Jollification! The Mary Pickford Blogathon

This past weekend, Classic Movies: The Blog hosted a Mary Pickford blogathon. In addition to being a lovely event containing many beautiful posts and informative links about “America’s Sweetheart”, the below music video I created was also graciously included, for which I am honored. Thanks KC!

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May Days of Melies – The Infernal Cakewalk [Le cake-walk infernal] (1903)

The Cakewalk dance was developed at plantation get-togethers by slaves in the southern United States. Thereafter it was performed in minstrel shows, exclusively by men at first. After a performance of the Cakewalk in a competition at the 1876 Centennial Exposition in Philadelphia, an enormous cake was awarded to the winning couple, thus the phrase, “takes the cake“.

Plot summary of the movie per the original Méliès catalogue:

Pluto, having seen the earth, comes back home amazed at the success of that well-known dance, the ‘cake-walk.’ He has brought back with him two noted well-known dancers, who start their favorite dance amidst the flames. A queer and ugly being wishes also to join in the dance, but his limbs break away and dance far from him. All the subjects of His Majesty are seized with the irresistible mania for dancing, and start an unbridled provincial dance. At this sight Satan starts out of the earth a large blaze, which annihilates everything around him, disappearing himself through the flames. This view has beautiful new effects and much improves with colors. For the first time in a cinematograph view one can see some of the will-o’-the-wisp wandering among human beings. The effect is magical.”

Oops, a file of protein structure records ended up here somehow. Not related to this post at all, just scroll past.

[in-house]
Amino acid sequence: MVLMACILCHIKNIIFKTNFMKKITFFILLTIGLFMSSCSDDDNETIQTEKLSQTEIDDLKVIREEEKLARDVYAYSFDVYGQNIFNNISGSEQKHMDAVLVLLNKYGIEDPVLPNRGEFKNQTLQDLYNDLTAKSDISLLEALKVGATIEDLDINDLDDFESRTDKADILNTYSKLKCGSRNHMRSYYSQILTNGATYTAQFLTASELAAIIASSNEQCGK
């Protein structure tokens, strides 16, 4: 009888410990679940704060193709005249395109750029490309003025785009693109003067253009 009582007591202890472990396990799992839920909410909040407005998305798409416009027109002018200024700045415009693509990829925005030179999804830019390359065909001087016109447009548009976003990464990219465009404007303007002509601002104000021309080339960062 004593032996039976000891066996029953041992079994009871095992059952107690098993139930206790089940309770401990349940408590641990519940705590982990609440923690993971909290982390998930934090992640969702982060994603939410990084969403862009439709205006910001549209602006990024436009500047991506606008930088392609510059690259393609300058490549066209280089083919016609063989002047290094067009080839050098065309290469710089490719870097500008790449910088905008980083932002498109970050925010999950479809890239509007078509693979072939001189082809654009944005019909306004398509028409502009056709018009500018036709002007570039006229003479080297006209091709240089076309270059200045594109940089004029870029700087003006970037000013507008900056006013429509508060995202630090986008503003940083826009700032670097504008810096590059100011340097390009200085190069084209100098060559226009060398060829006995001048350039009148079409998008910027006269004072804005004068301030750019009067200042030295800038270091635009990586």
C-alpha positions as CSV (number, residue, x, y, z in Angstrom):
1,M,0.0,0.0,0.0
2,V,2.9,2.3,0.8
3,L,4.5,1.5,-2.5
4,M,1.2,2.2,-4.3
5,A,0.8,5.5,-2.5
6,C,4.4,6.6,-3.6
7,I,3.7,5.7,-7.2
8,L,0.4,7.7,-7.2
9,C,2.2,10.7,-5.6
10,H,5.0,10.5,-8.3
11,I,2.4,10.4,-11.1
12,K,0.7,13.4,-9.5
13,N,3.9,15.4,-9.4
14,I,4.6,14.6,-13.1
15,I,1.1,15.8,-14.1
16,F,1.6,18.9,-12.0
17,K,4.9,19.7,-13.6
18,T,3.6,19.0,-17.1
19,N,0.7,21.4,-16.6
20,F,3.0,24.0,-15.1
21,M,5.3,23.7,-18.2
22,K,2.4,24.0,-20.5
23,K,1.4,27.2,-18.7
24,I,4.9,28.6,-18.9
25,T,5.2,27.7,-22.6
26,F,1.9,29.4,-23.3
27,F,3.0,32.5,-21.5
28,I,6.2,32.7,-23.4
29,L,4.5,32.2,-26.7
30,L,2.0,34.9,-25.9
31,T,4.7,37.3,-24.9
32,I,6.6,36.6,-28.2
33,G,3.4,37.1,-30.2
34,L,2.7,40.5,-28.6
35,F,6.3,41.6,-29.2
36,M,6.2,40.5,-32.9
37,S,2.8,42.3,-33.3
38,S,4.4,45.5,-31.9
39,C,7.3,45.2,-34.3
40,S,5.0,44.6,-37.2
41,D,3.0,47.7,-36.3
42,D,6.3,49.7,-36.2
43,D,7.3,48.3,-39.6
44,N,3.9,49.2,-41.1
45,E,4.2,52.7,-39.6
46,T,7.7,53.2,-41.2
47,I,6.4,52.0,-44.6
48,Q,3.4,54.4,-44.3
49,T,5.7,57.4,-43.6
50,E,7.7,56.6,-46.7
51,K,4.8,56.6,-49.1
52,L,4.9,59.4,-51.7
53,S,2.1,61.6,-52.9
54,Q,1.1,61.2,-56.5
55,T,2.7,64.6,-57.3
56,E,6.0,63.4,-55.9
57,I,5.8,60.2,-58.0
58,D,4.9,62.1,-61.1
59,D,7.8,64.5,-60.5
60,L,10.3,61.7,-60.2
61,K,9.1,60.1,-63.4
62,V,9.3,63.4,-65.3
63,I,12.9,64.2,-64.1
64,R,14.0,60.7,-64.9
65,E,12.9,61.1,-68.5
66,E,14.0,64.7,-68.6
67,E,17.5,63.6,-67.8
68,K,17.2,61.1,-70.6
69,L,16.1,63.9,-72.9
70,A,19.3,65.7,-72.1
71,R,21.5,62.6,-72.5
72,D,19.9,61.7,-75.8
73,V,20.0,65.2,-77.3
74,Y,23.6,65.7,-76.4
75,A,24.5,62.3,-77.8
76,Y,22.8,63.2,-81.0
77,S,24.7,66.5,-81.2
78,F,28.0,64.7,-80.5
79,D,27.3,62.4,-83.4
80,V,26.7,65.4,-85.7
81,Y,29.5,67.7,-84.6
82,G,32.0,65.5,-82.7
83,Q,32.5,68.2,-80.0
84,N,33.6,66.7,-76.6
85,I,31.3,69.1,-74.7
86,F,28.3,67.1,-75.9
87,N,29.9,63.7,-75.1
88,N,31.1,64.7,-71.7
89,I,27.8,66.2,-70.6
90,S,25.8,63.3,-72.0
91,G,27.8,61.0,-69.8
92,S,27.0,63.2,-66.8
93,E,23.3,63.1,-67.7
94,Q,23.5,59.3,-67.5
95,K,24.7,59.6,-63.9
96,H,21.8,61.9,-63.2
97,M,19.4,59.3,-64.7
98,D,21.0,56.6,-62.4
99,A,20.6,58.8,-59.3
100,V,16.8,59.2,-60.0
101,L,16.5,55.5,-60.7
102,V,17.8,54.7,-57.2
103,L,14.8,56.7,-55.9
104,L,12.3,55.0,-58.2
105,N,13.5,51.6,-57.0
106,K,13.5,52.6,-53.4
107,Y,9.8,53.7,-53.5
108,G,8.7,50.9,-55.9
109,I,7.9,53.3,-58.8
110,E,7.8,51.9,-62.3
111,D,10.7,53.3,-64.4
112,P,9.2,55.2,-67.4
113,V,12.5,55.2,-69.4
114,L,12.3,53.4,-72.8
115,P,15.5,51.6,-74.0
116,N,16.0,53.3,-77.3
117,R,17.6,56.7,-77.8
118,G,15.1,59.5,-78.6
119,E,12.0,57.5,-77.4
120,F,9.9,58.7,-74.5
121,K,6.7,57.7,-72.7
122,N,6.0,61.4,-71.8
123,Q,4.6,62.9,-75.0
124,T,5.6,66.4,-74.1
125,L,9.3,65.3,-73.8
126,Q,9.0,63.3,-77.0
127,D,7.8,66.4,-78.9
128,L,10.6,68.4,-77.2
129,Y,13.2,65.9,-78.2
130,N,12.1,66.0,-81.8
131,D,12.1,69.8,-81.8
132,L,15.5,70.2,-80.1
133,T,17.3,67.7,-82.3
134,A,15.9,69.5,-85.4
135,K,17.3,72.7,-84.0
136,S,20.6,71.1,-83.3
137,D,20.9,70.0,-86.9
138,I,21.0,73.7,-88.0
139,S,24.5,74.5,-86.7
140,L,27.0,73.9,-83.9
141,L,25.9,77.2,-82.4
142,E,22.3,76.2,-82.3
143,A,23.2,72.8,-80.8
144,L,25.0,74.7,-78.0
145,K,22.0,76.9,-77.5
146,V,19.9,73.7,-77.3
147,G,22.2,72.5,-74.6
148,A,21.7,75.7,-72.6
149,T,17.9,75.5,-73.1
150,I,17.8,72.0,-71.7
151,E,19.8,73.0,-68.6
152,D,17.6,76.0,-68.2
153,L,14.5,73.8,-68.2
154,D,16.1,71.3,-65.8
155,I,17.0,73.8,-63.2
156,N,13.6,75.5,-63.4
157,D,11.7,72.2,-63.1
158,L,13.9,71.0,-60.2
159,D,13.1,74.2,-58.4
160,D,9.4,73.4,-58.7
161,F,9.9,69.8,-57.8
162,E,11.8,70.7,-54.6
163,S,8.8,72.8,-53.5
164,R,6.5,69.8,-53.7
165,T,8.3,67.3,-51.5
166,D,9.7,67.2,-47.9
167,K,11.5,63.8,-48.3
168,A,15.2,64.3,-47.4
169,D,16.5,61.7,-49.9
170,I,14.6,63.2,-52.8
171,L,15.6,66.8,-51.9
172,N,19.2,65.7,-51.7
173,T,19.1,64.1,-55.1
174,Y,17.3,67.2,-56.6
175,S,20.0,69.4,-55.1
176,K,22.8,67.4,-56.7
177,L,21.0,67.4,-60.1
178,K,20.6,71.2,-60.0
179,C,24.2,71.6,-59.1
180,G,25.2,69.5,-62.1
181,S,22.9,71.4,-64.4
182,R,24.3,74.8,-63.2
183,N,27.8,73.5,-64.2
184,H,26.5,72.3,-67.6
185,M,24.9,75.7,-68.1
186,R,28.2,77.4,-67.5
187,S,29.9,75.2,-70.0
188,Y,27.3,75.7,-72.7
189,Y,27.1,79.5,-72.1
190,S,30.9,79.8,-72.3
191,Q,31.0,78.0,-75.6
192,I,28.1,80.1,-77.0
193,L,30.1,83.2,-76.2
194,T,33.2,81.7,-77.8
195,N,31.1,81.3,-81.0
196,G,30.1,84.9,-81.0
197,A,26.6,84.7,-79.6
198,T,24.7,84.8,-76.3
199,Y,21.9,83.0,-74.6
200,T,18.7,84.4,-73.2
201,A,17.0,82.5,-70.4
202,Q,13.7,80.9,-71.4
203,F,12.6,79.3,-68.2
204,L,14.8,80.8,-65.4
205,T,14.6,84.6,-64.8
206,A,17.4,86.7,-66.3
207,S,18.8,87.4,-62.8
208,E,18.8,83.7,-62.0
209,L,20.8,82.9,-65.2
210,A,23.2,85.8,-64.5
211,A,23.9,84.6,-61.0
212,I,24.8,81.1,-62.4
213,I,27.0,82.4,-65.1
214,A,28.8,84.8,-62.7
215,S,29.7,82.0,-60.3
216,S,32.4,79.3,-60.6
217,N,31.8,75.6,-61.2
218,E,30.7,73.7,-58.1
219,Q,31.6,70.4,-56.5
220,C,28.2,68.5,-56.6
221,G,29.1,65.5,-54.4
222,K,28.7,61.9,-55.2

May Days of Melies – The Dancing Midget [La danseuse microscopique] (1902)

In The Dancing Midget (aka La danseuse microscopique), Méliès makes his foppish assistant regurgitate 6 whole eggs, which are then cracked into a magic hat and turned into a single, larger egg. When the new egg explodes, what springs forth? Why, a tiny ballerina of course!

Alice Guy, 1st Female Filmmaker – 3 Tinted Dances

Guy continues her Spanish exploration with three hand-tinted films showing the tango, flamenco, and bolero dancing styles:

The Tango [Le Tango]

The Malaguena and the Bullfighter [La malagueña et le torero]

Saharet Performs the Bolero [Madame Saharet, boléro]

Alice Guy, 1st Female Filmmaker – Pierrette’s Escapades [Le départ d’Arlequin et de Pierrette] (1900)

An early example of a hand-tinted film, where each frame was painted and which always contain an air of
magic.

Music performed by Billy Duncan for Change Before Going Productions.

Alice Guy, 1st Female Filmmaker – Dance of the Seasons: Winter, Snow Dance [Le danse des saisons] (1900)

Slightly odd little piece that holds a bit more significance due to its unique attempt at copyright (watch the bottom-right starting at 0:21).

http://www.imdb.com/title/tt0223109/